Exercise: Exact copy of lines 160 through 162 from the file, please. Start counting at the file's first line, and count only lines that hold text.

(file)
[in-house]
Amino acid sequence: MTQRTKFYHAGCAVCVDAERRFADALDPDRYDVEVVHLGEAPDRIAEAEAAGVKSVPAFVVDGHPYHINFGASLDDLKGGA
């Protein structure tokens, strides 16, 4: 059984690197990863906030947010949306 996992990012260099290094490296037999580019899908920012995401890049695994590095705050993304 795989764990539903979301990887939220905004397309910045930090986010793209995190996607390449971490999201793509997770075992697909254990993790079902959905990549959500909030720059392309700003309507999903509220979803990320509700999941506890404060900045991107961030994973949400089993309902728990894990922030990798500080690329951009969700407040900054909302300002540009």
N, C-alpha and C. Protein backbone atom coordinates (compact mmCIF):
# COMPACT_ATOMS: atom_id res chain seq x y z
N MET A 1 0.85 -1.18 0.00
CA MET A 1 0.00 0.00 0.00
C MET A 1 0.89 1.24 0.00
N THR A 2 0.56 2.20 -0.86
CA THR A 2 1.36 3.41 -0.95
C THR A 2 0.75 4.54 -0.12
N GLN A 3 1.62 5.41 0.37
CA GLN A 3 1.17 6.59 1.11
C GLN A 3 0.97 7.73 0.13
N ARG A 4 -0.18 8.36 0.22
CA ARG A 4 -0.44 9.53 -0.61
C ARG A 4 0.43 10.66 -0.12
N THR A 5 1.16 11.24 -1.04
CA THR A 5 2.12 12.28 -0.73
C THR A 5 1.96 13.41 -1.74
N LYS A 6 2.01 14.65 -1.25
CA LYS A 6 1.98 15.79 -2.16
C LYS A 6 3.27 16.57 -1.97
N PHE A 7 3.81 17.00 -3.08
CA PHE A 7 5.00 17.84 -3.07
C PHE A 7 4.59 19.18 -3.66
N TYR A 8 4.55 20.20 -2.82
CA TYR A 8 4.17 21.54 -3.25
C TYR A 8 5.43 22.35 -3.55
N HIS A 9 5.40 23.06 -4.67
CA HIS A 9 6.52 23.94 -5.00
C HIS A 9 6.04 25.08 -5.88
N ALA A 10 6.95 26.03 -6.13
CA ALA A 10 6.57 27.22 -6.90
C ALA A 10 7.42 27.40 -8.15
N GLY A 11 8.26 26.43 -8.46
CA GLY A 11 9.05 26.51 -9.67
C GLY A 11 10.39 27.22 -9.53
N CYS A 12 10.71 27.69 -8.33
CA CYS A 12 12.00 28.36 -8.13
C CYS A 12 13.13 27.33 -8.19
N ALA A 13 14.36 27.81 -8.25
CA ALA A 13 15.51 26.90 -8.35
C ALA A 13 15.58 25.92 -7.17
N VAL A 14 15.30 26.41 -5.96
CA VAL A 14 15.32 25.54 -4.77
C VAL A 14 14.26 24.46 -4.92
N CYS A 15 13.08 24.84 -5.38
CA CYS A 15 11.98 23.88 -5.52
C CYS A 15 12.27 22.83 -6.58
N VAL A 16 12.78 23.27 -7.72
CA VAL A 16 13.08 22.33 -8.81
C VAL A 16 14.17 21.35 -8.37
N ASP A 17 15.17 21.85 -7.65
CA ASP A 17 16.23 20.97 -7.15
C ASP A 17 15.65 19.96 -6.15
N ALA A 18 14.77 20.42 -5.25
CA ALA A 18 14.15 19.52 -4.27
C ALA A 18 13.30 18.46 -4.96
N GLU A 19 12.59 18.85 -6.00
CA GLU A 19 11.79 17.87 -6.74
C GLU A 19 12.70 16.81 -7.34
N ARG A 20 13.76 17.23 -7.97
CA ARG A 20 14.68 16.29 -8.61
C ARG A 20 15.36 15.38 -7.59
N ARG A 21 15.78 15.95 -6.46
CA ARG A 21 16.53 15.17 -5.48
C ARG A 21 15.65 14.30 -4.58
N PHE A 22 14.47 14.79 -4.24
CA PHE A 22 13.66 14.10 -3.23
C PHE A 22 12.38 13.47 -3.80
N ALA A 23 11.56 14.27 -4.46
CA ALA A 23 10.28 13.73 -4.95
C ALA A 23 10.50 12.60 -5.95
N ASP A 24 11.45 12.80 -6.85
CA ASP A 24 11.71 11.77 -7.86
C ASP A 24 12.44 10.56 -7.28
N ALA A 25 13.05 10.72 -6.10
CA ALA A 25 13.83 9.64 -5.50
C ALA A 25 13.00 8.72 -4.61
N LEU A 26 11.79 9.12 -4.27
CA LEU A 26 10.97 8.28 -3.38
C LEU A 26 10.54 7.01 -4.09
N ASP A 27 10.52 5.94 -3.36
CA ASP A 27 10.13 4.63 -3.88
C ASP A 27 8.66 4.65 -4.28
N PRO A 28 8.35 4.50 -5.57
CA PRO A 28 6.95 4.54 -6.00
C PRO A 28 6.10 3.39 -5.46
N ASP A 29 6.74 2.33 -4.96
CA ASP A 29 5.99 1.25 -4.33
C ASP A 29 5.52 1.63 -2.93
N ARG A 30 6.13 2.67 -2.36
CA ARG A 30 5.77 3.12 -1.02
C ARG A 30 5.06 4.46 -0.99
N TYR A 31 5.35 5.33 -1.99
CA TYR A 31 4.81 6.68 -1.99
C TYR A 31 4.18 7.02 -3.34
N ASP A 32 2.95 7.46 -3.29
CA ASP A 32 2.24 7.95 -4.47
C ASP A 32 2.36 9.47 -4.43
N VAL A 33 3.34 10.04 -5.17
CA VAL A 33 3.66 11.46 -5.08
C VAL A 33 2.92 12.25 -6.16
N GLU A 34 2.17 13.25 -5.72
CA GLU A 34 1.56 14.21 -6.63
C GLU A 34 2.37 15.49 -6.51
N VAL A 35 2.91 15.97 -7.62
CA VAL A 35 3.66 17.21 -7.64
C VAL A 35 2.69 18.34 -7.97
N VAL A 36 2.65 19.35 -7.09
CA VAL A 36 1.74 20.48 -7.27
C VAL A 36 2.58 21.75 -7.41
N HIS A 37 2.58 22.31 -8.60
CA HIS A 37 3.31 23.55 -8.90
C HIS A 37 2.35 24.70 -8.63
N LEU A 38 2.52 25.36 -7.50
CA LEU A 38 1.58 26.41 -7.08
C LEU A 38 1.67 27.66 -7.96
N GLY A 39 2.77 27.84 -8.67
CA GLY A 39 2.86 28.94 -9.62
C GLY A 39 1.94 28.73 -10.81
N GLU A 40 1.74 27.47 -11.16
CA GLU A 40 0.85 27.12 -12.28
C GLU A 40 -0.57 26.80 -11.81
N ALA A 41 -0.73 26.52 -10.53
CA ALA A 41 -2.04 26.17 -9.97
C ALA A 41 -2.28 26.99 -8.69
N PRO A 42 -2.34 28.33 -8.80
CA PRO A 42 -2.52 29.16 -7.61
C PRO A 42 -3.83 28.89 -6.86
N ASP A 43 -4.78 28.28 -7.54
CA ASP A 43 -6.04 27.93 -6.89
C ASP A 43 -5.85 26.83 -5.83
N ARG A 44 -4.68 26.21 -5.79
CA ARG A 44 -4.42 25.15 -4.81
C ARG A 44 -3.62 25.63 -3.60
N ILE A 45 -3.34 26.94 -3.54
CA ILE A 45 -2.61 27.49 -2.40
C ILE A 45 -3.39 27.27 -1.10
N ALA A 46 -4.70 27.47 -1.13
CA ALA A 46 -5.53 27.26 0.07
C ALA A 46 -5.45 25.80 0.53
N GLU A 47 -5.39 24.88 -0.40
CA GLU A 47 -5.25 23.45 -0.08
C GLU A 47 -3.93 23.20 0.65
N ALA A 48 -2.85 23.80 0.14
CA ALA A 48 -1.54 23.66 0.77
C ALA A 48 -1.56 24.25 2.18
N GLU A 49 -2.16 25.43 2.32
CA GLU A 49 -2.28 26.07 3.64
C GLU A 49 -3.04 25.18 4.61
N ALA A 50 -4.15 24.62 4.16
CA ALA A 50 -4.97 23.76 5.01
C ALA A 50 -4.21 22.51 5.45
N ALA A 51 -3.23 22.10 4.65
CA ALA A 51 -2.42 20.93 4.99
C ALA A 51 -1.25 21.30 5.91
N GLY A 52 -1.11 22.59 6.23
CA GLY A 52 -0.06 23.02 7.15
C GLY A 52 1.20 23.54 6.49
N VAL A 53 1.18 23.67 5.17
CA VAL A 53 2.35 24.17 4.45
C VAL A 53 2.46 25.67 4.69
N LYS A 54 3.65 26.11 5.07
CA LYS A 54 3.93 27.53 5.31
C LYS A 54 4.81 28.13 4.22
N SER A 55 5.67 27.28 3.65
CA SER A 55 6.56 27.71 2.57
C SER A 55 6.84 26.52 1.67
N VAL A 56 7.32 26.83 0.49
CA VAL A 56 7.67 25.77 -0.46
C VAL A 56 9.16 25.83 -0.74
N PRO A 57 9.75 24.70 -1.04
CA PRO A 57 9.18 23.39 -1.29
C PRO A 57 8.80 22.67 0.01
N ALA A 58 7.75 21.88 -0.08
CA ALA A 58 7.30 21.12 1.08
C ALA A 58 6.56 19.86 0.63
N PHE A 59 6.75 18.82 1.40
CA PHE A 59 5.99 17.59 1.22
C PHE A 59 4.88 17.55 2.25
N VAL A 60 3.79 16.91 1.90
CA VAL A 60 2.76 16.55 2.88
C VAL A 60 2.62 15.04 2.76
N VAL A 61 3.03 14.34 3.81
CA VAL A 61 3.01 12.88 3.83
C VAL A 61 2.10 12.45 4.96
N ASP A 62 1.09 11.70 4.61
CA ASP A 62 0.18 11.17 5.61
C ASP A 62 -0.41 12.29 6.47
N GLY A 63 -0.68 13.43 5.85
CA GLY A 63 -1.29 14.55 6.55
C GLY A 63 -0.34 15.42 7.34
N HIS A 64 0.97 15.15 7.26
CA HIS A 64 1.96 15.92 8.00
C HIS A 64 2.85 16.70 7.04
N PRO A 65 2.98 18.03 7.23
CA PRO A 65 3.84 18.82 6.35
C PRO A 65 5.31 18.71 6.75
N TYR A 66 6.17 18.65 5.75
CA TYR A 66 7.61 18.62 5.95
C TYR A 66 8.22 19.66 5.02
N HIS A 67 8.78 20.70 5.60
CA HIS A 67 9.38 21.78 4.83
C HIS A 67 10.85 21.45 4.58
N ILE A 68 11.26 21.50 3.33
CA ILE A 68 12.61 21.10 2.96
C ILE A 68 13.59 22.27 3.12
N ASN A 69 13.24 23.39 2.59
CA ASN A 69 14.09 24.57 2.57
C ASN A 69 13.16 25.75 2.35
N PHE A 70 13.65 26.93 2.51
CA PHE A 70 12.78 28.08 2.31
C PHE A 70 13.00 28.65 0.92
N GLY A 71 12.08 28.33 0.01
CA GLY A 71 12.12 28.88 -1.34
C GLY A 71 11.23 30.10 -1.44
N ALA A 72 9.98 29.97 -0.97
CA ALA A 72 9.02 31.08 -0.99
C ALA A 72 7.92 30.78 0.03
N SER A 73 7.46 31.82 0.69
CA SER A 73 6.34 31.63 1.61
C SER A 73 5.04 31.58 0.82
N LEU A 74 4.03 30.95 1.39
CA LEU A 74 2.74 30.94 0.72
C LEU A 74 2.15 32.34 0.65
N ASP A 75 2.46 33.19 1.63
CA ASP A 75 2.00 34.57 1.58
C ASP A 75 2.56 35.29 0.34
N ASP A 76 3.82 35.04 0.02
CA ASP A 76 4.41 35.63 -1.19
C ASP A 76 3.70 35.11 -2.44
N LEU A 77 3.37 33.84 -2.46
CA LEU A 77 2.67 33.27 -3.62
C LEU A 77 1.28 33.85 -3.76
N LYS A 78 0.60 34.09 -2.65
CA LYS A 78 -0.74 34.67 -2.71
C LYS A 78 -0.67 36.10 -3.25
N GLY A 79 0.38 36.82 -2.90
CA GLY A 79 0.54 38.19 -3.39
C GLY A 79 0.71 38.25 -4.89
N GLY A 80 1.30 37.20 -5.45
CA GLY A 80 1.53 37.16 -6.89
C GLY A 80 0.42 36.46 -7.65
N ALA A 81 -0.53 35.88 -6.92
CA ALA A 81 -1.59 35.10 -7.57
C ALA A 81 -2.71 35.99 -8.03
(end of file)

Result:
CA GLY A 52 -0.06 23.02 7.15
C GLY A 52 1.20 23.54 6.49
N VAL A 53 1.18 23.67 5.17